LAWRENCE — “DWB” is the rueful shorthand for “Driving While Black,” and it’s also the title of a new “chamber opera project” featuring the work of three University of Kansas School of Music teachers that has its initial staged reading at 7:30 p.m. today, March 5, in Swarthout Recital Hall.
Roberta Gumbel, lecturer in voice and opera; Hannah Collins, assistant professor of cello, and Michael Compitello, assistant professor of percussion, will perform the 45-minute work with music composed by Susan Kander and lyrics, or libretto, written by Gumbel, based on her own personal experience with the issue. Kander will be visiting from New York for the performance.
Gumbel said Kander approached her last year wanting to write something for Gumbel and New Morse Code, as the duet of Collins and Compitello is known, since she is friends with all three musicians. She and Kander considered several subjects to explore before the idea of DWB came up, Gumbel’s son having recently reached driving age. Gumbel said that, like many African-American parents in the wake of recent, infamous encounters that led to the shooting deaths of Trayvon Martin and Philando Castile, she worries that her son could be profiled or targeted by police for arrest or worse.
“She called me and said, ‘I know what I want to write about: your concerns for your son, an African-American boy behind the wheel in this time,’” Gumbel said. Kander's first choice to write the libretto was unavailable, she asked Gumbel, even though Gumbel had never written a song, much less an operatic piece.
Gumbel said she accepted the challenge and sat down to write out her thoughts in the form of vignettes — experiences from her own life or things she had heard about from relatives. She interspersed those scenes with “news bulletins” alluding to notorious cases like those mentioned above.
After Gumbel’s own editing process was complete, she said, Kander went to work with the words and “made it work with the musical shape of the piece.” Kander herself is a former playwright who turned to musical composition years ago. Since then, Kander has written numerous operas and song cycles, among other things. But she knew that, as a white woman, she was not qualified to write the text to “DWB.”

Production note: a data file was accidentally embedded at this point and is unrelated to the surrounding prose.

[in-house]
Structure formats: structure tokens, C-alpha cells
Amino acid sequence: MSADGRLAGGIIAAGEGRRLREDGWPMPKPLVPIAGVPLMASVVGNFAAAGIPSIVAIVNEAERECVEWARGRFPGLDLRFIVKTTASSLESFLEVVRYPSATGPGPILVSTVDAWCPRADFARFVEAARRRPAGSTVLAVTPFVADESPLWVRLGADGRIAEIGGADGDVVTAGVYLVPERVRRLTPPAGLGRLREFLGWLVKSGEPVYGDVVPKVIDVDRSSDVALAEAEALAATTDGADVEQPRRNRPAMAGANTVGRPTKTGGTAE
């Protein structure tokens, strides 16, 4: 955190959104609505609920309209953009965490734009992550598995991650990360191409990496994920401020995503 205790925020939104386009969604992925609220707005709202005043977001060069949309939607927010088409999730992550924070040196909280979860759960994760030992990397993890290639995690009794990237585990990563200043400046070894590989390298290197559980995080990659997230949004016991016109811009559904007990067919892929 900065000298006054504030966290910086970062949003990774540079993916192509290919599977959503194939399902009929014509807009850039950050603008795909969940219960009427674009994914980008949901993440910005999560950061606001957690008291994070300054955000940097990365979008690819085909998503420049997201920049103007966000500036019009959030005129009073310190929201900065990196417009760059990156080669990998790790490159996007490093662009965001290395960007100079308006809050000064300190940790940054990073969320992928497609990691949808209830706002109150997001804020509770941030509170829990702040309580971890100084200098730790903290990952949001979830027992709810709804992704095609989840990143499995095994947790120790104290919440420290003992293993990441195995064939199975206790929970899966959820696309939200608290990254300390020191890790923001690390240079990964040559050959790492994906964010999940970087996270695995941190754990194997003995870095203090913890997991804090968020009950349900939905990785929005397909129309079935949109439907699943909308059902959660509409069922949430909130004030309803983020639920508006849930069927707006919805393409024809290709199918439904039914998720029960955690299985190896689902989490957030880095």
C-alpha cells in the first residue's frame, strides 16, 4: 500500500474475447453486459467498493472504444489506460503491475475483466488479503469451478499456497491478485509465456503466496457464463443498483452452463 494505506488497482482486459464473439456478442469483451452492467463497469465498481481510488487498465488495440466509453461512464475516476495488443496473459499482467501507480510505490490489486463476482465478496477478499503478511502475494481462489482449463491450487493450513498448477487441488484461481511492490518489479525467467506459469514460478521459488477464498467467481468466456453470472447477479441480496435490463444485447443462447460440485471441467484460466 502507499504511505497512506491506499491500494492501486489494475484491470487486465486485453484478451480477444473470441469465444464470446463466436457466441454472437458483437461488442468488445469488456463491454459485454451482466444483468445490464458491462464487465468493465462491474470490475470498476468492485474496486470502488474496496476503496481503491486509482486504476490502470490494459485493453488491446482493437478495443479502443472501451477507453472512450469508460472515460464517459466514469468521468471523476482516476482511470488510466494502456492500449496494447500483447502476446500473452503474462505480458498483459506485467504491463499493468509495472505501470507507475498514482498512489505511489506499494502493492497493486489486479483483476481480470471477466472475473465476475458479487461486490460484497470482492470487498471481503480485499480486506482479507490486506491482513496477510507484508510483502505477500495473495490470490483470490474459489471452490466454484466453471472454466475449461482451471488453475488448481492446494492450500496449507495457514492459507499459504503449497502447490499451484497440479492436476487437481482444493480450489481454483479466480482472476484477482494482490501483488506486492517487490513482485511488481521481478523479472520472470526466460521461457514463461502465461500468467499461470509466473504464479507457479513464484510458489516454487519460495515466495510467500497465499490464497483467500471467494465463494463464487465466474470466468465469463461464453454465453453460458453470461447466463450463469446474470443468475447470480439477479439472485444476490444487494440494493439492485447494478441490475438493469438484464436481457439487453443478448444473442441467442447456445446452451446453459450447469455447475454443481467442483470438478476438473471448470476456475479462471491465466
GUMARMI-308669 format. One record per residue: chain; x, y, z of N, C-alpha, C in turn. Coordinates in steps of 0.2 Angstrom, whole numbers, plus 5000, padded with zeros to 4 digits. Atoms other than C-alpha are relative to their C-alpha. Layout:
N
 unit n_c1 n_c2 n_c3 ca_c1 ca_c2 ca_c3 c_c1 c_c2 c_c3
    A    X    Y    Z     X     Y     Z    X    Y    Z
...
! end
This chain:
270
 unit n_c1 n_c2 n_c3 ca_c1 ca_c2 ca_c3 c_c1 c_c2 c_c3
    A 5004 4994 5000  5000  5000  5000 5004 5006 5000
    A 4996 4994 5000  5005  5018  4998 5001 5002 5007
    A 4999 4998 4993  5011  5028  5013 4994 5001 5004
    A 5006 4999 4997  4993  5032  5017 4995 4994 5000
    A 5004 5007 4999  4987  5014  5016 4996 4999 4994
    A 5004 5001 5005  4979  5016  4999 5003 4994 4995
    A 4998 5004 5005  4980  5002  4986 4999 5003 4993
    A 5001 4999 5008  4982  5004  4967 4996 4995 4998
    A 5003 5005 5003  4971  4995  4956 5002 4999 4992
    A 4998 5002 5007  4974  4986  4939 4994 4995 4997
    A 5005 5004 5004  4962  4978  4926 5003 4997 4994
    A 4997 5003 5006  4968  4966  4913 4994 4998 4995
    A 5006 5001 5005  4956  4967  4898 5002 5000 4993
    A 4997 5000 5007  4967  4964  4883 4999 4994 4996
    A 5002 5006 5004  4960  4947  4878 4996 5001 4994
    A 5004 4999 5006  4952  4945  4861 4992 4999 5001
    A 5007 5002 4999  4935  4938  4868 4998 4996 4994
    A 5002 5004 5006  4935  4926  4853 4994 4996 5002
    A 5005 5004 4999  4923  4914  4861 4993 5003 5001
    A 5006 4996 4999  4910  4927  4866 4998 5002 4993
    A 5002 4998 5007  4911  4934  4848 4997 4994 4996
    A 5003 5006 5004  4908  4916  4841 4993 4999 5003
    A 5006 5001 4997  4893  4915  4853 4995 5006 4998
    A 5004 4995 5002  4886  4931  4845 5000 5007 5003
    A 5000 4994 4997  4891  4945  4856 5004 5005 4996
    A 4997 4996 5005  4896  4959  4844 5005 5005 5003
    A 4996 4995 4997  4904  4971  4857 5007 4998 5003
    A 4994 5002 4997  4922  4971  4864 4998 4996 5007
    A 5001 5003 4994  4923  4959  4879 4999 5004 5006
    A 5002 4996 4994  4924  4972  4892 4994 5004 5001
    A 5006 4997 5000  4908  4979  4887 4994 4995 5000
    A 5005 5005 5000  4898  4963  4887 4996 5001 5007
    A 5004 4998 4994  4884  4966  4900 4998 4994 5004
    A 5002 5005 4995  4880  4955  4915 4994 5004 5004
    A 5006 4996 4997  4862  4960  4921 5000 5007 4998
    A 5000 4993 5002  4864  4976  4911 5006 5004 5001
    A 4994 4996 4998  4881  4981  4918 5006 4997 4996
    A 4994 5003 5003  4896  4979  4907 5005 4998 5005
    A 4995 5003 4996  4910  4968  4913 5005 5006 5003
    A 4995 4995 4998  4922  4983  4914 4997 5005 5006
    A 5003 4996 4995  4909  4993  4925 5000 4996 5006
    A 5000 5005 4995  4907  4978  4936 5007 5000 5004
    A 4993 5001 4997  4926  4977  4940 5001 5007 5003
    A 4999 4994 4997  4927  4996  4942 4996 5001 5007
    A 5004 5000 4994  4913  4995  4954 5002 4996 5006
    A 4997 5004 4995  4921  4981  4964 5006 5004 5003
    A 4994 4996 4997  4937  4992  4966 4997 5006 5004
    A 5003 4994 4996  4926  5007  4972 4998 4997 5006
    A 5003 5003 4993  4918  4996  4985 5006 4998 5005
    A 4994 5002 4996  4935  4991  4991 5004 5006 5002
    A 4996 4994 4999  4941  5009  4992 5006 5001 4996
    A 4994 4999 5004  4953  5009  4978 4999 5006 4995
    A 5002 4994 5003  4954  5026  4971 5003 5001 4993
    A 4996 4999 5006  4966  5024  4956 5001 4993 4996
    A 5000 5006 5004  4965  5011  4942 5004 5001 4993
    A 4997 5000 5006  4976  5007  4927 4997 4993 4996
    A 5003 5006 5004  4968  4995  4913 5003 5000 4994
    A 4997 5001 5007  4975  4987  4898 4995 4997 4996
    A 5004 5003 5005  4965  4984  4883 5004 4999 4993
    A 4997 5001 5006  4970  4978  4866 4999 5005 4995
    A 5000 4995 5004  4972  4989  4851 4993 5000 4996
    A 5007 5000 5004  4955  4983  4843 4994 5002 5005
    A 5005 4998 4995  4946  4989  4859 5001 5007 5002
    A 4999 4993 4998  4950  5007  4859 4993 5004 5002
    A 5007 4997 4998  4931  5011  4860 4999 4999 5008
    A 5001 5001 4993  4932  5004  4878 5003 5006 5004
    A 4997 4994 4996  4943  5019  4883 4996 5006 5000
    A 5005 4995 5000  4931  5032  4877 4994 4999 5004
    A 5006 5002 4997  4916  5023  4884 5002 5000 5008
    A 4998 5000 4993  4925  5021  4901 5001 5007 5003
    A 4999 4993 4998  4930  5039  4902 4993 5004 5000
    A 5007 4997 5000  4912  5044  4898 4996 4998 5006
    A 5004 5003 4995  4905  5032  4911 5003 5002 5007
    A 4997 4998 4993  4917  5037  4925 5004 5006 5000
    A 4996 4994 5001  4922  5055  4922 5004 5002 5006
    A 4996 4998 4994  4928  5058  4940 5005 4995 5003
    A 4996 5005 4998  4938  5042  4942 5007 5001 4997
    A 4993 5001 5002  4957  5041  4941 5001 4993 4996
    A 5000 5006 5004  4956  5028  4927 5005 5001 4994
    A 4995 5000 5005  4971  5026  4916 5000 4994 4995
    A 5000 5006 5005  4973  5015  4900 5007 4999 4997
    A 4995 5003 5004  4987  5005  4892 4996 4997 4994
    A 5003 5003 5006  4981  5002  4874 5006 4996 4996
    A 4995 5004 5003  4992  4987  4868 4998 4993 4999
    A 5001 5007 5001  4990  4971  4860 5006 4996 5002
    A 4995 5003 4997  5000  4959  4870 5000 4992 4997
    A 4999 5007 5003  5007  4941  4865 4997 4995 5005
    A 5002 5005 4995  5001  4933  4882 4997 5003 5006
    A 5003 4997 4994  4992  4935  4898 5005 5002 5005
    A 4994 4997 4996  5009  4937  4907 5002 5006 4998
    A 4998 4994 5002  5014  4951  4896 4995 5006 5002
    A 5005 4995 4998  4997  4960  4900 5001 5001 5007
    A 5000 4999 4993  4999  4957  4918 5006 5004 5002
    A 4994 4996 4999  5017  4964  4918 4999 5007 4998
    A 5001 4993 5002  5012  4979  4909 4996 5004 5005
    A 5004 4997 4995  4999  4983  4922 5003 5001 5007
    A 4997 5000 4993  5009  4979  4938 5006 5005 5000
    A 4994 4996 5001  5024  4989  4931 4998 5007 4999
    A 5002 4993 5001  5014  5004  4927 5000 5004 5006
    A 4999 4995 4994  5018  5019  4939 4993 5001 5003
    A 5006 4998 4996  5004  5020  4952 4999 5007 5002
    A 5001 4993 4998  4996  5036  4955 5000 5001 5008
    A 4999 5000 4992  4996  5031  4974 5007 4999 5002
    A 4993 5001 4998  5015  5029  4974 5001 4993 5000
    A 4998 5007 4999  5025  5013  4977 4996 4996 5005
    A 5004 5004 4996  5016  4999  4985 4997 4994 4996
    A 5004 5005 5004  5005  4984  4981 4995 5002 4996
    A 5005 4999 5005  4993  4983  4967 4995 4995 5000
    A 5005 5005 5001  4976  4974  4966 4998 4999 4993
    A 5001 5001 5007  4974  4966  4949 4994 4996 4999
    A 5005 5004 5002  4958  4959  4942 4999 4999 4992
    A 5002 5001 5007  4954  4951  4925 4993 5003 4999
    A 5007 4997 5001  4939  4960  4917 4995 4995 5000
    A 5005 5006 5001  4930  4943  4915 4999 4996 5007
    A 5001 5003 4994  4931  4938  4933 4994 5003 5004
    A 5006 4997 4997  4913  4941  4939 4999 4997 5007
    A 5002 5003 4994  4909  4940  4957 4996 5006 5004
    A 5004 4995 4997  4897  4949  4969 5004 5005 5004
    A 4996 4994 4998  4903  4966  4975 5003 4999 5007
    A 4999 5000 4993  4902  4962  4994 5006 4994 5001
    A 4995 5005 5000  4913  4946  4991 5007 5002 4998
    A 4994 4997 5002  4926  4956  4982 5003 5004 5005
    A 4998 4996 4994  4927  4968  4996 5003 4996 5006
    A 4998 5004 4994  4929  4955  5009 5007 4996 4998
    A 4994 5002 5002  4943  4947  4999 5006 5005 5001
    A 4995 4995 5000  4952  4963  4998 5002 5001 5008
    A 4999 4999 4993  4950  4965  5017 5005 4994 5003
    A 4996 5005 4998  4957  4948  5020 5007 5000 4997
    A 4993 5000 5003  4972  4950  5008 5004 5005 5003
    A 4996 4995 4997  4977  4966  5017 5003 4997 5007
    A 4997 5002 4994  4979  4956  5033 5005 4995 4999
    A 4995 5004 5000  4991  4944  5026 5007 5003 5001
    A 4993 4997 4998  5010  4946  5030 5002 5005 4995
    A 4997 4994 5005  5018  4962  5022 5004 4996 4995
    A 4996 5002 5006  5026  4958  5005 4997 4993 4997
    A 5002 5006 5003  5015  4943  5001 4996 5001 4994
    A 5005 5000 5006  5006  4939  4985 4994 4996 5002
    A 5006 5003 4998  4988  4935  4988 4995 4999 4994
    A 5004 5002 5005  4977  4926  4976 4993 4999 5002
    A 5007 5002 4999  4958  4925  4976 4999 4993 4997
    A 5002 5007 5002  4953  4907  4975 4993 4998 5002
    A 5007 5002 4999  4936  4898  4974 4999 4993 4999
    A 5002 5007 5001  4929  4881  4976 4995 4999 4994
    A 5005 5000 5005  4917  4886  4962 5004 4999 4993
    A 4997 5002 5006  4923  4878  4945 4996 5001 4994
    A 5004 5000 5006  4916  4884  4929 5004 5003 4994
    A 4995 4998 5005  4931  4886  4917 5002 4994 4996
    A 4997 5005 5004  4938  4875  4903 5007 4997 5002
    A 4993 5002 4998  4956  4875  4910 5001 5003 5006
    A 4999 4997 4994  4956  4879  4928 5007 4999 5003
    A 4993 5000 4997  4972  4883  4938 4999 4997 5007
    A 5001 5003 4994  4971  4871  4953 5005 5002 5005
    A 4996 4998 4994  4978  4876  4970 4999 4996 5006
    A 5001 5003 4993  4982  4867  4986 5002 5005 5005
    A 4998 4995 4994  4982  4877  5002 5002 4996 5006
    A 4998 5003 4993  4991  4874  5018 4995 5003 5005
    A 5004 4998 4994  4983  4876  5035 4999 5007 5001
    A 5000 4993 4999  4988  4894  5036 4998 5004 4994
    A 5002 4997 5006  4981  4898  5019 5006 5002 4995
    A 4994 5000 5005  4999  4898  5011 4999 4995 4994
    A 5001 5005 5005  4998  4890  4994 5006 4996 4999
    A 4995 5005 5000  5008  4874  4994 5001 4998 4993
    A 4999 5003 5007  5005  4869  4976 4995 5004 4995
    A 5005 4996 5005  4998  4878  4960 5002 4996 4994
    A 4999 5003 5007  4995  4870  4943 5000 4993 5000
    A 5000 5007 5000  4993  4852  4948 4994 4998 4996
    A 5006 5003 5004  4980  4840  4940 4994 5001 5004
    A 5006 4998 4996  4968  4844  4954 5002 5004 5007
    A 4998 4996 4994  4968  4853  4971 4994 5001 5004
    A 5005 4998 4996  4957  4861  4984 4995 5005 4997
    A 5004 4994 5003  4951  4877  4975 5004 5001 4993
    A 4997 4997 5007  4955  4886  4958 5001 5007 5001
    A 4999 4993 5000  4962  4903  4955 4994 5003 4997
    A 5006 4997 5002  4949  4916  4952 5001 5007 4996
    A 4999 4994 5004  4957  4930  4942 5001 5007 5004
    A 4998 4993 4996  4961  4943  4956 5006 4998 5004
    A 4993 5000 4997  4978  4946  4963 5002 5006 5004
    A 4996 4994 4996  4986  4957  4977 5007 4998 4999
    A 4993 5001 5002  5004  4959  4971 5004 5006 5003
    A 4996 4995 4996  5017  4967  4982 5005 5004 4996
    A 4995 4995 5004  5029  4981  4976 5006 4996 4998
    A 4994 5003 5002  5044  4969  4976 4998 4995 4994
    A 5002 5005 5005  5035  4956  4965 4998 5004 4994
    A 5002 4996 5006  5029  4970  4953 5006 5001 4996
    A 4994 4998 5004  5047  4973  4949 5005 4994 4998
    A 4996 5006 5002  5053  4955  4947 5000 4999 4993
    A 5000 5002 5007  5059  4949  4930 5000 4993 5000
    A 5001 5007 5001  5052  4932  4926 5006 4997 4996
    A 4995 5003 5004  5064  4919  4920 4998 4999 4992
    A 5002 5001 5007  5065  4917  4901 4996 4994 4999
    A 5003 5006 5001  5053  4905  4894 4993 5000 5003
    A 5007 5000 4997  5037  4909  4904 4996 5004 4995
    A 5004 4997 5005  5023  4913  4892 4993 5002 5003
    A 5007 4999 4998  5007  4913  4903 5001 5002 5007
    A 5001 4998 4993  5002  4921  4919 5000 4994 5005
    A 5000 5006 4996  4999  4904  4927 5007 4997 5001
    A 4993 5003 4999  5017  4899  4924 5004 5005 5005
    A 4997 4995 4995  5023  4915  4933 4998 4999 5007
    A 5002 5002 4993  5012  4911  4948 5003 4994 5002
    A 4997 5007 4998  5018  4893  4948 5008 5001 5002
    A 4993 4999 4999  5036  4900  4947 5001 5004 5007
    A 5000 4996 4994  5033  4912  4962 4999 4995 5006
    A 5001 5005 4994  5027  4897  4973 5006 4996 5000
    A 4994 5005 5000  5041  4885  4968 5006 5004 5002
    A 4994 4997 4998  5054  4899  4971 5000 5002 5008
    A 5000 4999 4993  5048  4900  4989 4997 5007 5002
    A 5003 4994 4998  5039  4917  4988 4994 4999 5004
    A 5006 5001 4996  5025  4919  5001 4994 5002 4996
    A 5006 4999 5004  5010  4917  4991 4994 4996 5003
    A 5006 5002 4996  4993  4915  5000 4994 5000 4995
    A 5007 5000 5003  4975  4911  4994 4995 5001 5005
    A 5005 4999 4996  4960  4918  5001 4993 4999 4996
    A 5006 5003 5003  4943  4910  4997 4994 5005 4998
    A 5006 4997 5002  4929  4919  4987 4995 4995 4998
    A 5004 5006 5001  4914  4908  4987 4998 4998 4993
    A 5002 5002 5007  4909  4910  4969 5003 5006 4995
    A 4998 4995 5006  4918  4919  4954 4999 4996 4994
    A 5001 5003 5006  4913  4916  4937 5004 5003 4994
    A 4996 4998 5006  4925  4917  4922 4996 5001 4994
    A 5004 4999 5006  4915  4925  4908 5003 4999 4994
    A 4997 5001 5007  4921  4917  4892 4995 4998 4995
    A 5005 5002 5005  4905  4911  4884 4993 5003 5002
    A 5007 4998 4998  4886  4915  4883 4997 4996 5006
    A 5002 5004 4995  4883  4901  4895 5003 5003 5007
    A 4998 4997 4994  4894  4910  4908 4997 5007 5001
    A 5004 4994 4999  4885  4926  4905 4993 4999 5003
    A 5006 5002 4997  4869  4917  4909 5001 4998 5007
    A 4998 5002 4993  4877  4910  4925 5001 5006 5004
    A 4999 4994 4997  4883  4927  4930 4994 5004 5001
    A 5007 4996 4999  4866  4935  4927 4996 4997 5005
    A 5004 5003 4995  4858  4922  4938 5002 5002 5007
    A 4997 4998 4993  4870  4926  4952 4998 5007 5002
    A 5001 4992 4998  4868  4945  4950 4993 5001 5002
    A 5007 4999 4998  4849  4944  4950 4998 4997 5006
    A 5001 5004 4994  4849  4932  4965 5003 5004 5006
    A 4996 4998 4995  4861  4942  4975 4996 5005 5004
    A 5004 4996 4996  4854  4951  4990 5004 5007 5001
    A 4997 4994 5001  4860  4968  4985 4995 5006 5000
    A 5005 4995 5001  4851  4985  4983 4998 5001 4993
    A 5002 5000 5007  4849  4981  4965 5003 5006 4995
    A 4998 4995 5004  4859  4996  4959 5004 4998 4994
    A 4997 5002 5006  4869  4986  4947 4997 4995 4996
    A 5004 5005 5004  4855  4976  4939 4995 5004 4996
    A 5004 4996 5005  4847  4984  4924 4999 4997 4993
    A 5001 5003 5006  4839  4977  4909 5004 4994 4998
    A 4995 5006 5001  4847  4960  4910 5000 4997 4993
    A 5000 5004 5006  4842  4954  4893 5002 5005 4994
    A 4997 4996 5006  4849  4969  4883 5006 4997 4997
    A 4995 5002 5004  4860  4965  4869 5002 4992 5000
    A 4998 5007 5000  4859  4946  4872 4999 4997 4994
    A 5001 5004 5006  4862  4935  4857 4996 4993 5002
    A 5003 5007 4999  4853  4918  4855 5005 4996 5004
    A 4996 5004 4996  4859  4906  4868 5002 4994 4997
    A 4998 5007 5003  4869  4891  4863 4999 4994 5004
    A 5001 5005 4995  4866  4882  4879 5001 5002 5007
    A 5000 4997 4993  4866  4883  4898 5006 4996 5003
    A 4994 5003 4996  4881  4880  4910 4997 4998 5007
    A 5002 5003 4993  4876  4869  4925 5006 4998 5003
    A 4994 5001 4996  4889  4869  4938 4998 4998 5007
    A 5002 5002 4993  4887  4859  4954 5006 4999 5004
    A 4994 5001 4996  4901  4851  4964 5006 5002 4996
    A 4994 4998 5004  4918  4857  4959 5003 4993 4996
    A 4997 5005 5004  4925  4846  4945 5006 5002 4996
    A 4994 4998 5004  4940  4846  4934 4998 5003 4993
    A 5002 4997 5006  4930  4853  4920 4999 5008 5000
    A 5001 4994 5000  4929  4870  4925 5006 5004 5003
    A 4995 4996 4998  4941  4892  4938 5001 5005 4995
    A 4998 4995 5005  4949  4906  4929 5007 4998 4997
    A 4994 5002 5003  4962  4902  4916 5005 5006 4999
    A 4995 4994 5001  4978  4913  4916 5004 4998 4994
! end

“The story is mine, with other pieces thrown in,” Gumbel said. “There are four chairs on stage, representing the four seats in a car. The baby starts out in back in a child-safety seat. When he’s old enough, he gets to ride up front. This is how time is marked. Eventually I teach him to drive. The narrative is all leading up to, ‘How will I gather the courage to give him the keys to the car?’”
While there are four seats on stage, Gumbel is the only person who sings, though both Collins and Compitello participate in the dramatic action and speak occasionally. Gumbel’s character sings both her own thoughts as The Mother as well as the interstitial news bulletins delivered by a variety of other characters.
Gumbel said the piece was initially conceived as a song cycle but has morphed into a short, one-woman opera. Gumbel said she and Kander exchanged thoughts throughout the writing process. The performers and the composer will have a chance to rehearse a couple of times before the performance, which will be done score-in-hand. Where it goes from here is uncertain, Gumbel said.
“If the piece has legs after this, we will try to expand it so the relationship between mother and son has time to become richer,” she said. “It’s not about expanding it with more performers. Things like this need to percolate and get feedback.”
Admission to the performance is free, and there will be a talk-back session to follow.
Photo: School of Music faculty members Michael Compitello, (from left, above) Roberta Gumbel and Hannah Collins will collaborate on the premiere of "Driving While Black."